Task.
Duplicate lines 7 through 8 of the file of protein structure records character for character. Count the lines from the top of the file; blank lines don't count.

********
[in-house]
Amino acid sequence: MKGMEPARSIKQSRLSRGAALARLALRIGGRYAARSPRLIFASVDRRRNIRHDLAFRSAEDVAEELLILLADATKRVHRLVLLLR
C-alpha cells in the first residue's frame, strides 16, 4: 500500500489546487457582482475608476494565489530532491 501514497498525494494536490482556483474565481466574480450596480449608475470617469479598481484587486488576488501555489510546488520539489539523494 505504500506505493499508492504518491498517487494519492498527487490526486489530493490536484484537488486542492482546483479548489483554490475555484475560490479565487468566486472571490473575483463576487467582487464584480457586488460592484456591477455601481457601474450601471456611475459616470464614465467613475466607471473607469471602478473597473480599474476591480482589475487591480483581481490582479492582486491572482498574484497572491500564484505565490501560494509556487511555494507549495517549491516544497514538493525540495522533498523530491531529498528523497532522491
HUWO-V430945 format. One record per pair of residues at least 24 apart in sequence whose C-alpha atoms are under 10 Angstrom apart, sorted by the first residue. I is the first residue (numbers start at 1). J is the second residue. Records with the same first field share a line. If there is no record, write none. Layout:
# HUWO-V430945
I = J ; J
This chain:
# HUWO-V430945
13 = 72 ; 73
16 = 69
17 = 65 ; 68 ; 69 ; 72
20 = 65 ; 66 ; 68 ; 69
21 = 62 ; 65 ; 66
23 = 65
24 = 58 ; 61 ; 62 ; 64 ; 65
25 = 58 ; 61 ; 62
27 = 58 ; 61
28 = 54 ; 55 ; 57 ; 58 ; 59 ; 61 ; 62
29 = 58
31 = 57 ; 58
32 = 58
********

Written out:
This chain:
# HUWO-V430945